We are ready Boney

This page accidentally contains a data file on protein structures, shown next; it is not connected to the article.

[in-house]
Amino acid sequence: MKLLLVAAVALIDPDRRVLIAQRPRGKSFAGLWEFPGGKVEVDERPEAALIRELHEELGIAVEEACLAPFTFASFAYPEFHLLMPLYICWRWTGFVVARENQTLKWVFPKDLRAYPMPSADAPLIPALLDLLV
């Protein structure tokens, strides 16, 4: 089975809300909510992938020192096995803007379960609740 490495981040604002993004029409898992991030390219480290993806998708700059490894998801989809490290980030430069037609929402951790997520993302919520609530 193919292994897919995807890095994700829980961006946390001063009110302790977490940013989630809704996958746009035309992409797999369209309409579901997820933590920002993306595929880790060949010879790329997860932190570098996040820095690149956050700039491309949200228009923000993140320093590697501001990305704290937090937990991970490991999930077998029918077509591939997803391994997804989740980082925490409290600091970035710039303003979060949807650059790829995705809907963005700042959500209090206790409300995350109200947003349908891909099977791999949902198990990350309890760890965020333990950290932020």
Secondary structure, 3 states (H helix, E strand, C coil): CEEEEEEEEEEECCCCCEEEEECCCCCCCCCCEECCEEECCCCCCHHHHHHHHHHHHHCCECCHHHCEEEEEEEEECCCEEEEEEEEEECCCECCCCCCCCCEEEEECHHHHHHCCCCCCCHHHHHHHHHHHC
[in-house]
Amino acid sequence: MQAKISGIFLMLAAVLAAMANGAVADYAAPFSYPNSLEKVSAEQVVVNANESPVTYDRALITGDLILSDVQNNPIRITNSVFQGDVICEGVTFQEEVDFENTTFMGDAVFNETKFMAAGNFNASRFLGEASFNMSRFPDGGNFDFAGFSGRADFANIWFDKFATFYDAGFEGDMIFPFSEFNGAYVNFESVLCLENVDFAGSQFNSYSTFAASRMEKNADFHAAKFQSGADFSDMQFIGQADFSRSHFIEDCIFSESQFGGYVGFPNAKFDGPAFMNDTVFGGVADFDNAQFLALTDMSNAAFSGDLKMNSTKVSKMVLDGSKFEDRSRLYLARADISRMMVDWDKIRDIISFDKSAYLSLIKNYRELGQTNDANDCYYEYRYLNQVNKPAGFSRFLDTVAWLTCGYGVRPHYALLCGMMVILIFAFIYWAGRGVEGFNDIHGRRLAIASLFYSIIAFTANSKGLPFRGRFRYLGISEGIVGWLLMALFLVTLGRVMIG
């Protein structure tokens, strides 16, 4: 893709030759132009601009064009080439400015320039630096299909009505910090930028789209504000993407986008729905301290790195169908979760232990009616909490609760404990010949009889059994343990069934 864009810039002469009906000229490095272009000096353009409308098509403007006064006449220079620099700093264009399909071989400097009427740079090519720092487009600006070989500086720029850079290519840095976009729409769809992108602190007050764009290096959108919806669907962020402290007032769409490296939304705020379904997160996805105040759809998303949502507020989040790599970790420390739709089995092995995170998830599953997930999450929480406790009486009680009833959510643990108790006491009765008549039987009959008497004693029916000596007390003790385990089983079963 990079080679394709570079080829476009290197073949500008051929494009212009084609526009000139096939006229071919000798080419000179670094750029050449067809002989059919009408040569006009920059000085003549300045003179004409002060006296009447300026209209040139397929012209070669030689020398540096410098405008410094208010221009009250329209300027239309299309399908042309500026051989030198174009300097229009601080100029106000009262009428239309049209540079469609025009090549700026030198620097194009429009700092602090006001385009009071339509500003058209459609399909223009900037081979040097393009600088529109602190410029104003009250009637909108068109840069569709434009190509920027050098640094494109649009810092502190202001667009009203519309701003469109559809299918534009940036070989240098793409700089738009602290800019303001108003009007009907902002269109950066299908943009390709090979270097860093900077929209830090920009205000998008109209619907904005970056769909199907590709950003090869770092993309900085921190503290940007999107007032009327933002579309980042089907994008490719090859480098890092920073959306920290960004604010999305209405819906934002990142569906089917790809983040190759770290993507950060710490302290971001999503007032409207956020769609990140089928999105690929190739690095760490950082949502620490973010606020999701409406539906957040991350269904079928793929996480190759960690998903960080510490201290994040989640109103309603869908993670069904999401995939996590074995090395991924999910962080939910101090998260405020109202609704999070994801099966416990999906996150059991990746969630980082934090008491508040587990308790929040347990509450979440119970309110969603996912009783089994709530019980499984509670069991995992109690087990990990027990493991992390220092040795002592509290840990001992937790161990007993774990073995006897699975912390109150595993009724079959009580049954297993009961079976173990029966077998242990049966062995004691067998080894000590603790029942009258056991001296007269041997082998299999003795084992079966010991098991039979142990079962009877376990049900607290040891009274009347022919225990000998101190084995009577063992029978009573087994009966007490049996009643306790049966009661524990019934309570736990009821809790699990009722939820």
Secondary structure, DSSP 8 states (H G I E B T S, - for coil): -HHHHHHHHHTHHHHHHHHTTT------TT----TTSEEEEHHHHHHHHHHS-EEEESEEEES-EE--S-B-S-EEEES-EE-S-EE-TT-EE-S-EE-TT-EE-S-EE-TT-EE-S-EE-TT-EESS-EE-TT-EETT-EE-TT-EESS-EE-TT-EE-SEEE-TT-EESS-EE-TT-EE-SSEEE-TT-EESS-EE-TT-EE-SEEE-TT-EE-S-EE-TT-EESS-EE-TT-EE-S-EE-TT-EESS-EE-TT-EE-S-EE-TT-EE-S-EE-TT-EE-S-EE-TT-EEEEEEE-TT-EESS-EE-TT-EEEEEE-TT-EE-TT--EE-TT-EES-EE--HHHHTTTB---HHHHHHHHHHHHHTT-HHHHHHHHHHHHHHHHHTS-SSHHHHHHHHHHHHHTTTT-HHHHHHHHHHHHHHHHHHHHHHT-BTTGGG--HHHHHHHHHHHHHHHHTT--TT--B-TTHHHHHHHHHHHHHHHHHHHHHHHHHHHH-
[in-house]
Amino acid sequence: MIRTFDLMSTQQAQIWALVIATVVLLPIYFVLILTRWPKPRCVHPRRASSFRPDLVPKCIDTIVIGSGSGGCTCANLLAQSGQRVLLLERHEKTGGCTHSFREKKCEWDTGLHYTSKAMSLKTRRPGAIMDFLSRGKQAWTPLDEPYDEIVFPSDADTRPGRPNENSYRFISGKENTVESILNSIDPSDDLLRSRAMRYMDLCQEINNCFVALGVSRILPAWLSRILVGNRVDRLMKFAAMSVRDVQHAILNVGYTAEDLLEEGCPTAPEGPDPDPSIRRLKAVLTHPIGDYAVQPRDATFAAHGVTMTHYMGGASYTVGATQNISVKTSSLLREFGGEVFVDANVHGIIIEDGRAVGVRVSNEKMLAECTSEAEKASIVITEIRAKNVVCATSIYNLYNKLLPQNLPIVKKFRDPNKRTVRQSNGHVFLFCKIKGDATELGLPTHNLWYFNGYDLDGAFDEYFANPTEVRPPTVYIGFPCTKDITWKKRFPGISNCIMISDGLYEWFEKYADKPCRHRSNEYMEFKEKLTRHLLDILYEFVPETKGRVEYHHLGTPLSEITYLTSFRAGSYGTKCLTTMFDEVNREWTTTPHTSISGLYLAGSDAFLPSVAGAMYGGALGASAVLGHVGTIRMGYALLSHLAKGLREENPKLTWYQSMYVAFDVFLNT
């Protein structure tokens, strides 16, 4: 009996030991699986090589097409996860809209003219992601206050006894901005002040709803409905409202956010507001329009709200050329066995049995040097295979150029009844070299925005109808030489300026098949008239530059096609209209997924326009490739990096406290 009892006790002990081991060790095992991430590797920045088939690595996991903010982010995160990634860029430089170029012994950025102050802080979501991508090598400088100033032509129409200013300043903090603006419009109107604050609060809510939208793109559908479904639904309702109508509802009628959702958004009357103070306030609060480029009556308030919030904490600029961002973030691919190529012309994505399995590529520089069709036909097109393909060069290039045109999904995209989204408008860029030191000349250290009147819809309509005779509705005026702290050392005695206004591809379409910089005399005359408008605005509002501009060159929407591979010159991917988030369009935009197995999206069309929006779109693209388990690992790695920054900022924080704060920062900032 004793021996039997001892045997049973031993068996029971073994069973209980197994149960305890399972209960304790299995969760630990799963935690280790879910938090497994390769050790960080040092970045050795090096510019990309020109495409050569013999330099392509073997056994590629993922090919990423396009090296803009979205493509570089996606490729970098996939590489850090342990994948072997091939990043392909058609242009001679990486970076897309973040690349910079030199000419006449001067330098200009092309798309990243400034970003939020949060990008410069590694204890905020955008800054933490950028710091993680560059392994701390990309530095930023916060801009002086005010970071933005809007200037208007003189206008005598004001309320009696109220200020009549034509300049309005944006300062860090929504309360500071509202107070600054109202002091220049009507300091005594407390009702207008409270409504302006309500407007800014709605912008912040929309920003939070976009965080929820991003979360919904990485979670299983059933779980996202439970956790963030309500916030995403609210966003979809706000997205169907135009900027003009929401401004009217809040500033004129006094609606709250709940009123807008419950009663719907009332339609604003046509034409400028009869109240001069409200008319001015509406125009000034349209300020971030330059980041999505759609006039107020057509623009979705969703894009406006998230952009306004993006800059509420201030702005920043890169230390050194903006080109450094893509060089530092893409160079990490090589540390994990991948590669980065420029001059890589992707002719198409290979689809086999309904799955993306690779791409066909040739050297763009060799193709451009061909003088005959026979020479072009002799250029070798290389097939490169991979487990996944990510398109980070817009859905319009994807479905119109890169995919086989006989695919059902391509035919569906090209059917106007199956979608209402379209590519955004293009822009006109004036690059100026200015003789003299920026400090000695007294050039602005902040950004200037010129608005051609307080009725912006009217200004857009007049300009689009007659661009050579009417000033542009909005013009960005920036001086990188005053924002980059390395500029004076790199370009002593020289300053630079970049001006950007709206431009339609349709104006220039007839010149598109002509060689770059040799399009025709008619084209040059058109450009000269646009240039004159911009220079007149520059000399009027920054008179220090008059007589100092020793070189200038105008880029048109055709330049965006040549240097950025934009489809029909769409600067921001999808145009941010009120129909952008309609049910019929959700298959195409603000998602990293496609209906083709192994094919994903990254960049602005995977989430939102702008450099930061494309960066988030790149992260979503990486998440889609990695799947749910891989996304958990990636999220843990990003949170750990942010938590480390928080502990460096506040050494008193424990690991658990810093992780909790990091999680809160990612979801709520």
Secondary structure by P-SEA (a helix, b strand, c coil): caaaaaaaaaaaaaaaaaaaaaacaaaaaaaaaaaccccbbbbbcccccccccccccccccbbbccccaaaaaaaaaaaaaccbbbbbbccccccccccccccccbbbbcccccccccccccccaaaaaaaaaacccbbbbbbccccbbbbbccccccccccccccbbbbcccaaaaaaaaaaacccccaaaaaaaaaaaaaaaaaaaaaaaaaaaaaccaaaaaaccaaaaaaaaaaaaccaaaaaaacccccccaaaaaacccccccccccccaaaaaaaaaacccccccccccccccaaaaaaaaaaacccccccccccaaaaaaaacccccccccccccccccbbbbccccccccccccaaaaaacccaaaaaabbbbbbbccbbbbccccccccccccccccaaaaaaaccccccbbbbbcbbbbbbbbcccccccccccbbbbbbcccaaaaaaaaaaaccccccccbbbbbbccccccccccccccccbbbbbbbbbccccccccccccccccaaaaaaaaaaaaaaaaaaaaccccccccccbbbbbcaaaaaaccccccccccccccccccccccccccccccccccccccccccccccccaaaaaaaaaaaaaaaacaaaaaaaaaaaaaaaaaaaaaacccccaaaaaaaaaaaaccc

At the beginning of the 19th century England feared an invasion by Napoleon’s army. The people of Sussex lived with the terrifying possibility that French troops might storm ashore somewhere on the county’s long, empty coastline. Defences went up at vulnerable points on the Sussex coast and troops from across the country, including volunteer forces, were deployed to resist a French invasion. During 1803 the government’s call for volunteers was met with a massive response and within a few weeks 280,000 men volunteered. The public rallied behind the British military to such an extent that the historian Linda Colley has argued that British identity was forged in these years. This pendant, circa 1803, depicts a farm labourer in his smock, brandishing a pitchfork, with French war ships ominously in the background. It is inscribed : We are ready Boney. [We are ready for you Bonaparte]. It is in a gilt metal pendant mount within a glazed compartment and measures 1 and 3/4 inches by 1.5 inches. It is only the second one I have seen in all the years I’ve been doing this. A fascinating piece of British social history.